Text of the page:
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Is the subspace $\{f \in L^\infty(\mathbb{R}) ~|~ f \text{ is continuous at } x=0 \}$ a Banach space? The norm is of course the essential supremum.

Does the essential supremum even notice a single continuity point? Is there a simple argument to prove or contradict the closeness of this subspace?

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Let us assume that $f_n \to f$ in $L^\infty(\mathbb{R})$ and that all $f_n$ are continuous in $0$.

In a first step, show that $f_n(0)$ converges. This can be easily seen since $|f_n(0) - f_m(0)| \le \|f_n - f_m\|_\infty$, which follows from the continuity of $f_n$ and $f_m$. We call the limit $f(0)$.

Let us show that $f$ is continuous in $0$ by using an $\varepsilon$-$\delta$ argument. So let $\varepsilon > 0$ be given. Then, there is $n$, such that $\|f_n - f\|_\infty \le \varepsilon$. And there is $\delta > 0$, such that $|f_n(x) - f_n(0)| \le \varepsilon$ for all $x$ with $|x|\le \delta$. Now we have $$|f(0) - f(x)| \le |f(0) - f_n(0)| + |f_n(0) - f_n(x)| + |f_n(x) - f(0)| \le 3 \, \varepsilon$$ for almost all $x$ with $|x|\le \delta$. Hence, $f$ is continuous in $0$.

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    $\begingroup$ It is not completely clear that $|f_n(0) - f_m (0)| \leq \| f_n - f_m\|_\infty$, since $\|\cdot\|_\infty$ is onle the essential supremum, not the supremum. You will have to use continuity of the $f_n$ to show this. $\endgroup$ – PhoemueX Dec 13 '15 at 19:51
  • $\begingroup$ Yes, this follows from the continuity of $f_n$. I should have mentioned this. $\endgroup$ – gerw Dec 13 '15 at 19:52
  • $\begingroup$ To give a rigorous argument: Let $f$ be continuous at $0$ and let $\varepsilon >0$ be arbitrary. There is $\delta > 0$ with $|f (x) - f (0)| < \varepsilon$ for $|x|<\delta$. Since $(\delta, \delta)$ is not a null set, we get $\|f\|_\infty \geq \inf_{|x|<\delta} |f(y)| \geq |f(0)| - \varepsilon$. Since $\varepsilon > 0$ was arbitrary, $\|f\|_\infty \geq |f(0)|$. $\endgroup$ – PhoemueX Dec 13 '15 at 19:56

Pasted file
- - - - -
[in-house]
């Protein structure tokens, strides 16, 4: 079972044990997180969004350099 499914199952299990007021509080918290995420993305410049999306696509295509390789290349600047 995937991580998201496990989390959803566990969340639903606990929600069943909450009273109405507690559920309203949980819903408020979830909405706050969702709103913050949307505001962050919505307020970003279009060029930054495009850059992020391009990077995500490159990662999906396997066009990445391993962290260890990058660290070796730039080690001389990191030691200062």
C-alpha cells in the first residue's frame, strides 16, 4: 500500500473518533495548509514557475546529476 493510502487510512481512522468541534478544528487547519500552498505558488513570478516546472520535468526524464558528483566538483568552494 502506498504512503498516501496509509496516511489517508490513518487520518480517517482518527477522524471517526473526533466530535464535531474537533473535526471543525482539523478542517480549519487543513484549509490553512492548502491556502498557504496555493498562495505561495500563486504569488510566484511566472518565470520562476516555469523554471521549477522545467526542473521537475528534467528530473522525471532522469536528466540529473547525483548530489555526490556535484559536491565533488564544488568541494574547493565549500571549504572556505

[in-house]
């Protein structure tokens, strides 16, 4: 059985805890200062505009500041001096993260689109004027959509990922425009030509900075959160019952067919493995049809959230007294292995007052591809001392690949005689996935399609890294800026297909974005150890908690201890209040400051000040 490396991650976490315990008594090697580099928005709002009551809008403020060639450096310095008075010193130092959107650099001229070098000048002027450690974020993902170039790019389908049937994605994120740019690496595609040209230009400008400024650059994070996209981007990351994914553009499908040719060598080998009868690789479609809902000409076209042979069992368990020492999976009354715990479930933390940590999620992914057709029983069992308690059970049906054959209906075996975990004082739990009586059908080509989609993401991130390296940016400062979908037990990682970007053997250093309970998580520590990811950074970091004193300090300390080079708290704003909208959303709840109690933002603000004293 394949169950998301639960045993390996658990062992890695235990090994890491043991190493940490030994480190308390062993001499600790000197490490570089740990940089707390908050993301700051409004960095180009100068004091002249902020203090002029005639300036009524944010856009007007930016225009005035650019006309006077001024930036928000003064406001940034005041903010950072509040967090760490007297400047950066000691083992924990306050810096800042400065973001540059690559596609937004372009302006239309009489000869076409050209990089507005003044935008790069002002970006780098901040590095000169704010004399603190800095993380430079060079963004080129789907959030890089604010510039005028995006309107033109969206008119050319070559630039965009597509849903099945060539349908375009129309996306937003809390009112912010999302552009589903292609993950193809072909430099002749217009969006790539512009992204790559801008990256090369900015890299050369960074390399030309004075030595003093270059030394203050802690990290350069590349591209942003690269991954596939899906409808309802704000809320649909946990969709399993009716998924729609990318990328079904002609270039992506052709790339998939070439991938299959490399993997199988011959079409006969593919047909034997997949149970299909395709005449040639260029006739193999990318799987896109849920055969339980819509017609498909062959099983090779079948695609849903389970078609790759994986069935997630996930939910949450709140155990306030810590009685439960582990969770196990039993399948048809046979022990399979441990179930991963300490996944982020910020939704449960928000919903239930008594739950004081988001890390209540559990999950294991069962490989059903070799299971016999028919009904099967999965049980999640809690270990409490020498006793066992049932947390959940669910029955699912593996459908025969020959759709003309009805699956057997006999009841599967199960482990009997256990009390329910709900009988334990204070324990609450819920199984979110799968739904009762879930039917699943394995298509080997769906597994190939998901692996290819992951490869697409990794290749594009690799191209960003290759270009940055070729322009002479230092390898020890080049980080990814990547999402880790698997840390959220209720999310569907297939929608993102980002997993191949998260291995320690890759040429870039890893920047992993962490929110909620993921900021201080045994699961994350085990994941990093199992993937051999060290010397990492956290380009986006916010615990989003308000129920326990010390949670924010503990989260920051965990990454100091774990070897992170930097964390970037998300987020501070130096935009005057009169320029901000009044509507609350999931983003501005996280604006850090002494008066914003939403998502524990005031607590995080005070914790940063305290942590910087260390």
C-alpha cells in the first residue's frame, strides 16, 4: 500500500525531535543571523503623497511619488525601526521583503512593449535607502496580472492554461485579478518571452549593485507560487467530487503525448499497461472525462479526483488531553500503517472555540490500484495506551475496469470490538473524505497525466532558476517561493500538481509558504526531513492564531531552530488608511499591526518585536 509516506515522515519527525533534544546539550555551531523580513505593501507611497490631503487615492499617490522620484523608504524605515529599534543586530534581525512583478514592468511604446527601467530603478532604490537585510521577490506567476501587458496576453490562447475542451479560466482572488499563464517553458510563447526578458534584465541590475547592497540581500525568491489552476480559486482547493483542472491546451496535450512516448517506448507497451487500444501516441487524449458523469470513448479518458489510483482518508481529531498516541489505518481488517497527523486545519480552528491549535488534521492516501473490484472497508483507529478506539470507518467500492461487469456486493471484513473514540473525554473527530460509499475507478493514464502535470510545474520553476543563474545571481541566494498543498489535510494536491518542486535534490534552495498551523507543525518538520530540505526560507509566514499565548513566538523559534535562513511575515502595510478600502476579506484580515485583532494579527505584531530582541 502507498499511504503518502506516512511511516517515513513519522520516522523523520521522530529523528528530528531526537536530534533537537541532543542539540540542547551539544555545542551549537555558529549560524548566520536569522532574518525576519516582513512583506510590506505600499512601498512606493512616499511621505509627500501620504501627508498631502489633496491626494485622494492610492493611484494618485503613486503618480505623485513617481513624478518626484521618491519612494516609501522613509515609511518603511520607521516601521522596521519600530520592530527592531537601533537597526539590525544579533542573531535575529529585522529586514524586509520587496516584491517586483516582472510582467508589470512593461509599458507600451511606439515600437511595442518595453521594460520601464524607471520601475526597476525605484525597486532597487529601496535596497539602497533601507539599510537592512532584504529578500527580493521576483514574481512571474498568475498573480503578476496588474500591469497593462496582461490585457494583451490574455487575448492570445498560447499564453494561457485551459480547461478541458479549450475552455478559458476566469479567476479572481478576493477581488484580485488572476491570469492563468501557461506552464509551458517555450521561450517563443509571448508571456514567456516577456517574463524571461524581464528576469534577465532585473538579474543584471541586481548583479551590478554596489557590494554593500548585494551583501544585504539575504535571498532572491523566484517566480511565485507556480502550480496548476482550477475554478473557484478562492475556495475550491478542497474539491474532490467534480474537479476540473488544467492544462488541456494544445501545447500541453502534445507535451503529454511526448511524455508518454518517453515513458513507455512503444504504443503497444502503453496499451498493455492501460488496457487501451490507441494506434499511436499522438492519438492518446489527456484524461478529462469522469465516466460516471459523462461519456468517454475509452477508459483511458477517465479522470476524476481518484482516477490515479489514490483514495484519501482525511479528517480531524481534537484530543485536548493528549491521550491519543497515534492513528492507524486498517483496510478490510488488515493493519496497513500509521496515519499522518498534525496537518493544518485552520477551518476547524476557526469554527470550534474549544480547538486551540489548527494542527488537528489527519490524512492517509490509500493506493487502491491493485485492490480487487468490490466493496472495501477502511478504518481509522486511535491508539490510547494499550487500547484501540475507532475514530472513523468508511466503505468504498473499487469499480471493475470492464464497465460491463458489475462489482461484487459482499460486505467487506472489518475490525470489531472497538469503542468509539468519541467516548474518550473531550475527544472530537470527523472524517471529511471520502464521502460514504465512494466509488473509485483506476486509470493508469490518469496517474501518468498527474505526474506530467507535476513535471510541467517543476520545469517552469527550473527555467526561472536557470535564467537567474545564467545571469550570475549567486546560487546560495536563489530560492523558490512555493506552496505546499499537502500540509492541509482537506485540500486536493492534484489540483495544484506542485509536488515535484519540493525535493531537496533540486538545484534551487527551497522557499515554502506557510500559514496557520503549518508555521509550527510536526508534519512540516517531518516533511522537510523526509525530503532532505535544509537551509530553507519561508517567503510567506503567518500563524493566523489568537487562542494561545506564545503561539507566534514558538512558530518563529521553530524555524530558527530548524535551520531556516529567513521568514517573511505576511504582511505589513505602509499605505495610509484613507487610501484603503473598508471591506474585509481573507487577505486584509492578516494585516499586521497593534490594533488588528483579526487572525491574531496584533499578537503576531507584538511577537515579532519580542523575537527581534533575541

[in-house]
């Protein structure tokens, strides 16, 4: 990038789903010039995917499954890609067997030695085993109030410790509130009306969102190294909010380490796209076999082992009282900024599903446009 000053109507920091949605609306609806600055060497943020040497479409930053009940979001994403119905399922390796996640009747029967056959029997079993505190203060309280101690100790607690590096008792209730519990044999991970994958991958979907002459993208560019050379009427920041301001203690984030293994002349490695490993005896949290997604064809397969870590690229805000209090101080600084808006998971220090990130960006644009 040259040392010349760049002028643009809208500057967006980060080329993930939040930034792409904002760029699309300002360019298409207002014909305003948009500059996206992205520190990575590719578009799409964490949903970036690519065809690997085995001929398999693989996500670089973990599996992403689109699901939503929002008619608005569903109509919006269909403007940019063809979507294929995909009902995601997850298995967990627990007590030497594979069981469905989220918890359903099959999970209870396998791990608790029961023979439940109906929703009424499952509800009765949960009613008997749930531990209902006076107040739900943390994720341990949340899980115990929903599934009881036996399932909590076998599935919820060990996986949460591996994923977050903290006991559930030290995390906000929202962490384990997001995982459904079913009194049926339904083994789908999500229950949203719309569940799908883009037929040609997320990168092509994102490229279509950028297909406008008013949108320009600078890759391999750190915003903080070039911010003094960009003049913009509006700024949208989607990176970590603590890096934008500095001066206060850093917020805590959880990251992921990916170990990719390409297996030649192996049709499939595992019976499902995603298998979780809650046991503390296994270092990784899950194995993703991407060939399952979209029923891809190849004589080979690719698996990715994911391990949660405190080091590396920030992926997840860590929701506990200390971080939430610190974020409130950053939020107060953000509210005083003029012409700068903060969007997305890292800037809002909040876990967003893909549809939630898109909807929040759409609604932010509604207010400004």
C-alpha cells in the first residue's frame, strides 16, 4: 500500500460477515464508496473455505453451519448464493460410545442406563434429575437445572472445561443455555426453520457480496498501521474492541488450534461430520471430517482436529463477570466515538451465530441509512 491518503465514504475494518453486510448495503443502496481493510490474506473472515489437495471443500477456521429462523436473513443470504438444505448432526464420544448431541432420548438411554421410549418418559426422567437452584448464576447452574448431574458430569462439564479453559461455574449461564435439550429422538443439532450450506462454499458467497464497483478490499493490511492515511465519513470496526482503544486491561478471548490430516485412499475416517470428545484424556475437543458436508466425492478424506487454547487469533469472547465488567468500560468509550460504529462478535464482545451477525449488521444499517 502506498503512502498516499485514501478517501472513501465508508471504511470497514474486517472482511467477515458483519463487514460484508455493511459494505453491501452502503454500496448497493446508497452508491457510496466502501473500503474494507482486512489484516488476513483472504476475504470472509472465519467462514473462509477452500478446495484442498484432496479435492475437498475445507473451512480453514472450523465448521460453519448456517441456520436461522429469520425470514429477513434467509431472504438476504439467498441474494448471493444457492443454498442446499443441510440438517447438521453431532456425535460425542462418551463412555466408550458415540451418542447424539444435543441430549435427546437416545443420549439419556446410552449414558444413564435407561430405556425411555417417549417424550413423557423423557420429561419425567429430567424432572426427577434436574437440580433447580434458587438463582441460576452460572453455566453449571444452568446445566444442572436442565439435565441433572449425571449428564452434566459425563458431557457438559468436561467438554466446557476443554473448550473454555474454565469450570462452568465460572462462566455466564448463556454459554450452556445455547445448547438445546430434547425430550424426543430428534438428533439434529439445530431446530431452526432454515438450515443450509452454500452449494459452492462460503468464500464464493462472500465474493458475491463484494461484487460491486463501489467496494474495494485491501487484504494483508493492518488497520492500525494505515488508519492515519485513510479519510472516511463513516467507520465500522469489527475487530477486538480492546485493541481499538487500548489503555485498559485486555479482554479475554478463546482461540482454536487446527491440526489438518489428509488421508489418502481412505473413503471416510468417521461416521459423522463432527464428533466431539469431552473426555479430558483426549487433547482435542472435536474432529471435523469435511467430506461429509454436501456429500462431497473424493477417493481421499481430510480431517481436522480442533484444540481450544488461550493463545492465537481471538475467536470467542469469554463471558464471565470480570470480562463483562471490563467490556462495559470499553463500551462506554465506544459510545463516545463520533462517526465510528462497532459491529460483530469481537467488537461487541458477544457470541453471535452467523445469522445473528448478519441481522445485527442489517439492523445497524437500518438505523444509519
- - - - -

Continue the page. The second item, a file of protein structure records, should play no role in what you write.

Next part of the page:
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The answer is yes. I'll deal only with the completeness question, and sketch the proof of a special case: Suppose $f_n$ is a sequence of actual bounded functions defined everywhere, with $f_n(0)=$ for all $n$ and each $f_n$ continuous at $0.$ Suppose further $[f_n]\to [f]$ in $L^\infty.$ (Here $[\,]$ denotes the familiar $L^\infty $ equivalence class.) Then there are sets $E_n$ of measure $0$ such that

$$\sup_{\mathbb R\setminus E_n} |f-f_n| = \|f-f_n\|_\infty.$$

These are actual functions here. Set $E = \mathbb R\setminus \cup E_n.$ Then on $\mathbb R\setminus E,$ we have $f_n \to f$ uniformly. Hence we can use the classical result on interchanging limits in the presence of uniform convergence: As $x\to 0$ within $\mathbb R \setminus E,$

$$\lim_{x\to 0} \lim_{n\to \infty} f_n(x) = \lim_{n\to \infty}\lim_{x \to 0} f_n(x) = 0.$$

That gives the result.

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